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If all goes according to plan, and all the pieces come together, the Delta Plan will become operational on July 1, 2013, six months past the legislative deadline of Dec. 31, 2012, but phenomenally quick considering the mandate to create a new government entity to take action on longstanding problems in the Sacramento-San Joaquin Delta.
The Delta Reform Act of 2009 created the Delta Stewardship Council as an independent state agency to “develop, adopt and commence implementation of a comprehensive management plan for the Delta.”
The legislature directed the Delta Stewardship Council to “achieve the co-equal goals of providing a more reliable water supply for California and protecting, restoring, and enhancing the Delta ecosystem. The coequal goals shall be achieved in a manner that protects and enhances the unique cultural, recreational, natural resource and agricultural values of the Delta as an evolving place.”
The final draft Delta Plan was posted on Nov. 30, beginning a 45-day public review and written comment period that ends Jan. 14, 2013. At the same time, the recirculated volume three of the Program Environmental Impact Report and the Notice of Proposed Rulemaking and draft regulations were posted. The review and comment period for those two documents is the same as for the Delta Plan.
In introducing discussion of the Delta Plan update at the council’s Dec. 13 meeting, Executive Officer Chris Knopp said, “There is a sense of urgency to get this out on the street, completed and in effect.”
The meeting was held at the Ramada Inn and Suites in West Sacramento with all six council members present.
The Final Draft Delta Plan is the seventh iteration. The first draft was released to the public in February 2011. Knopp said, “The majority of this document is familiar to the public and other agencies.” He requested the council balance requests for an extended comment period against the urgency to “get this done.” Chairman Phil Isenberg confirmed the council had received requests for an extension of the comment period.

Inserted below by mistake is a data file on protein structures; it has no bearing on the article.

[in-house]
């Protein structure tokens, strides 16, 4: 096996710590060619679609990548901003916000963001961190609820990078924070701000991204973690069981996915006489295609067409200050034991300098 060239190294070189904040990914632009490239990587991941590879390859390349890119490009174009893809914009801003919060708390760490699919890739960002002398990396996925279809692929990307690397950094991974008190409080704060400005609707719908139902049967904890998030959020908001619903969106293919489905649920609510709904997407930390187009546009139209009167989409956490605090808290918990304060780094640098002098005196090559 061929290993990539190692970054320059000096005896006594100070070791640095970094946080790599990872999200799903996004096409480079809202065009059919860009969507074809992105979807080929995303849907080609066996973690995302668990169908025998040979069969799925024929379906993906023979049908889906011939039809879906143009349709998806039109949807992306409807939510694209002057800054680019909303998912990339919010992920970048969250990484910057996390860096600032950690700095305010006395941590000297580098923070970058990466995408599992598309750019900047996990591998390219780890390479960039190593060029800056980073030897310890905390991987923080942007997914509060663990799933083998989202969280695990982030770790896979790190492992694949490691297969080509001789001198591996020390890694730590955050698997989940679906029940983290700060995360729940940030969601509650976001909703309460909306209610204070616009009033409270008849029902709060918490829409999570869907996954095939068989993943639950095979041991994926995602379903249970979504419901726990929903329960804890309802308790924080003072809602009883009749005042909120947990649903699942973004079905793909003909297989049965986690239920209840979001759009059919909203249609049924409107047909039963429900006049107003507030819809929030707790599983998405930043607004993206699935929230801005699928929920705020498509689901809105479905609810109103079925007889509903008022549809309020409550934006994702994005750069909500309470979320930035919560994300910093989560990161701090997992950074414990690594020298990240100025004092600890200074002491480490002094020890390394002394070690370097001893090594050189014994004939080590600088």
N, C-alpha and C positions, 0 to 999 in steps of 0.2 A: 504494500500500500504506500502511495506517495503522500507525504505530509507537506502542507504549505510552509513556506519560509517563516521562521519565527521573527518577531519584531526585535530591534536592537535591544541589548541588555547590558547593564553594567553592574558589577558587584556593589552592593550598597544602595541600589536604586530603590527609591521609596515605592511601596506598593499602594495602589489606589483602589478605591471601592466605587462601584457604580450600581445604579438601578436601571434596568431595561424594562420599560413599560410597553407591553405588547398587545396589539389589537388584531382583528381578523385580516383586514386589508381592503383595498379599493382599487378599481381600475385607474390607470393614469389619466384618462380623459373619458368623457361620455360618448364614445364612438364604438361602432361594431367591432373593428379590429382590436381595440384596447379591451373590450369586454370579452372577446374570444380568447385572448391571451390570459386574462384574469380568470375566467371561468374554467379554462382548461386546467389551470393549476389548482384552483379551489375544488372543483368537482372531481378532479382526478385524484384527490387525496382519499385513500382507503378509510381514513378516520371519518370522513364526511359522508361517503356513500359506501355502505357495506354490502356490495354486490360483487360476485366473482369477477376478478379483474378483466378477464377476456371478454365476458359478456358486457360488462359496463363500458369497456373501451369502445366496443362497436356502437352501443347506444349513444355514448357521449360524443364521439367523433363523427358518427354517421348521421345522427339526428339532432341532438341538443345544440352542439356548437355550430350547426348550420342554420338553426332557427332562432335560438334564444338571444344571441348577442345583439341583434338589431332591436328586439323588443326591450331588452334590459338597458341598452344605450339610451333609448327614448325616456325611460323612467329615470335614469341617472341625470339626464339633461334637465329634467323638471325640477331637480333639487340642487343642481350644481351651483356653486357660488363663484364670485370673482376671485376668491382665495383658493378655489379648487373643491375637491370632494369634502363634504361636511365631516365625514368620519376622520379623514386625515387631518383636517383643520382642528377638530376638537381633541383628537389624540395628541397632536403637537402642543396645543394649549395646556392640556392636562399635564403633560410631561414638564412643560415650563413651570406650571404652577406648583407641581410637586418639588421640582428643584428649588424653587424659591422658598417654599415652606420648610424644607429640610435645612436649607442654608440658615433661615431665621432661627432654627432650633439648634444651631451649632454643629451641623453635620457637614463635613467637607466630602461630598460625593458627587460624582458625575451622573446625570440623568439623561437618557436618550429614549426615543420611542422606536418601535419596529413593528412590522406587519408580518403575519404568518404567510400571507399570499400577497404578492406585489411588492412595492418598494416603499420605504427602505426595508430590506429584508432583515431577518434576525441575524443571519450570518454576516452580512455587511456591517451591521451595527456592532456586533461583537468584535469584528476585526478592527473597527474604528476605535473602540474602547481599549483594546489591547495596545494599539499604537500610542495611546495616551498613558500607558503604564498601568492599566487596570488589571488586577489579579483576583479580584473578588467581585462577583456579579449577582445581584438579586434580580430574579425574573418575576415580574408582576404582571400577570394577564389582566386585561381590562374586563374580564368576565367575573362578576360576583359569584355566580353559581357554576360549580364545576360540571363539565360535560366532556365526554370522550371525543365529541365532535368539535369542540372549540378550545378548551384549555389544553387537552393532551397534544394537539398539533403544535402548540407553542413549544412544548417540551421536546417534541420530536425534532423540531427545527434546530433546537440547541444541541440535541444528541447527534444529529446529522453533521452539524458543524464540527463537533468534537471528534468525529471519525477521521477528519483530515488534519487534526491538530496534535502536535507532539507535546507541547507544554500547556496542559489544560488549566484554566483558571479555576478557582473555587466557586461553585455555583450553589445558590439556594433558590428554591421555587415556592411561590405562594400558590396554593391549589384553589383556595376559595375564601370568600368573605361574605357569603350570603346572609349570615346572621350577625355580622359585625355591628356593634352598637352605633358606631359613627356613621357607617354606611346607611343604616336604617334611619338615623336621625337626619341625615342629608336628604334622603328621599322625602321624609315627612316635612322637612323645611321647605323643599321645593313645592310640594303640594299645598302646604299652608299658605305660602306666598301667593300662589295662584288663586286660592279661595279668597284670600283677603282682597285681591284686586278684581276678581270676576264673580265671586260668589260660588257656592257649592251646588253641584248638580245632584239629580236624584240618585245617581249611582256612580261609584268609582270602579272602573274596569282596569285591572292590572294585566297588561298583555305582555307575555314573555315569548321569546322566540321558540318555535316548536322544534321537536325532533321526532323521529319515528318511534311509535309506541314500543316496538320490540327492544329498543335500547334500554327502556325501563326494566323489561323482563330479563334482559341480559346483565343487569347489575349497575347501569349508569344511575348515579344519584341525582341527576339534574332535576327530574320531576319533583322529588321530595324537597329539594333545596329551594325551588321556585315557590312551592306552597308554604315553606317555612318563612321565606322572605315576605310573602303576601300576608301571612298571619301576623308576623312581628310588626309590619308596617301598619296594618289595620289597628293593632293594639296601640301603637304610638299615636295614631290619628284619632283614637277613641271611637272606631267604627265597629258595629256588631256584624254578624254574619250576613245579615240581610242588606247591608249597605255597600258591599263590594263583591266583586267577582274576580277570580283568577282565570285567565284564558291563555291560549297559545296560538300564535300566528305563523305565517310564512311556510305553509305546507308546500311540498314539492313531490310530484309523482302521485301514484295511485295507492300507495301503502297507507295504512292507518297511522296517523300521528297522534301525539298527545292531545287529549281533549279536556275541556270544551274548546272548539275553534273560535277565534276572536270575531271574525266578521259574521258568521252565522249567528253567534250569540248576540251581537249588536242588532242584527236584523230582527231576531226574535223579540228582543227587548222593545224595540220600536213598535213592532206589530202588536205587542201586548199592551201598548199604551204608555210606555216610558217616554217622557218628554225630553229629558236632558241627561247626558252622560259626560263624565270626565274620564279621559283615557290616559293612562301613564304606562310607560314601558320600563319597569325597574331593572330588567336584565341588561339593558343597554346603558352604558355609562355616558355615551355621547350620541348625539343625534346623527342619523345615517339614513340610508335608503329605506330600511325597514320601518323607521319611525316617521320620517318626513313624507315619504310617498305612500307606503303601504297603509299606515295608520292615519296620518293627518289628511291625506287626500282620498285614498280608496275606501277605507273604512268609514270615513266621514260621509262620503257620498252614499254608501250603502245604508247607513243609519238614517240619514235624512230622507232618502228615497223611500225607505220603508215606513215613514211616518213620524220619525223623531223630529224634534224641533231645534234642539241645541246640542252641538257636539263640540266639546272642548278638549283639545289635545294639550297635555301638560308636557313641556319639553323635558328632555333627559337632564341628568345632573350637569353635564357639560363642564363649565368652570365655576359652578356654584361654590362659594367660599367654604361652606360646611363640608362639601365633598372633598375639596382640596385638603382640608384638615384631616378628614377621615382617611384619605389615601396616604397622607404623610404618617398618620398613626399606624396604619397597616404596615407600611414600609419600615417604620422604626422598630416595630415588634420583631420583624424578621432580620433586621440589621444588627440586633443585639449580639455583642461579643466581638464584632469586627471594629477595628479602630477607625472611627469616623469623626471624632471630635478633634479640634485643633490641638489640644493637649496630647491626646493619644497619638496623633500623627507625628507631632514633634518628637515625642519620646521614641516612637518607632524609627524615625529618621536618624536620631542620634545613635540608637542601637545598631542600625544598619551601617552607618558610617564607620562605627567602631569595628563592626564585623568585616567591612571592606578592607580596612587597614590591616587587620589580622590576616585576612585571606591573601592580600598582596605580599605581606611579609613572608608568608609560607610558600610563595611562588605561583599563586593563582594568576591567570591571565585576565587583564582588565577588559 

At the request of council member Don Nottoli, the council scheduled one additional opportunity for interested parties to make oral comments on the three documents before the deadline.
Isenberg, Nottoli and perhaps one other council member will be present on Friday, Jan. 11, from 1 to 3:30 p.m., at the Delta Stewardship Council offices, 980 9th Street, 2nd Floor, Room A, when a certified shorthand reporter will record public comments for inclusion and response in the formal Delta Plan, California Environmental Quality Act and Rulemaking records. The meeting may adjourn early if there are limited public comments.
A second opportunity to make oral comments on the proposed Rulemaking package only will be held at the regular council meeting on Thursday, Jan. 24, beginning at 9:30 a.m. at the Ramada Inn and Suites, 1250 Halyard Drive, West Sacramento.
Delta Plan update
Cindy Messer, Delta Plan program manager, led the discussion on the Delta Plan update. With her were some of the lead authors of the plan: Steve Hatchett, from CH2M Hill, who worked on Economic Sustainability and the Delta as an Evolving Place; Ellen Garber, from the law firm of Shute, Mihaly and Weinberger, in San Francisco; and engineer Gwen Buchholz, CH2M Hill vice president and Delta Plan environmental consultant.
Messer said the Delta Plan will do four things:
1) It will create a single blueprint for state and local agencies to guide their actions in implementing the Delta Plan and help achieve the co-equal goals.
2) The plan regulations will provide a series of new rules that apply to significant activities that state and local agencies undertake in the Delta, with the council serving as an appellate body to help enforce the new regulations in a fair and timely manner.
3) The plan will create a single science initiative through the Delta Science Plan to coordinate activities in the Delta and to improve accountability of the projects and actions undertaken.
4) Following the legislation, there will be a single coordinated entity to bring together the activities and actions in the Delta through the Implementation Committee.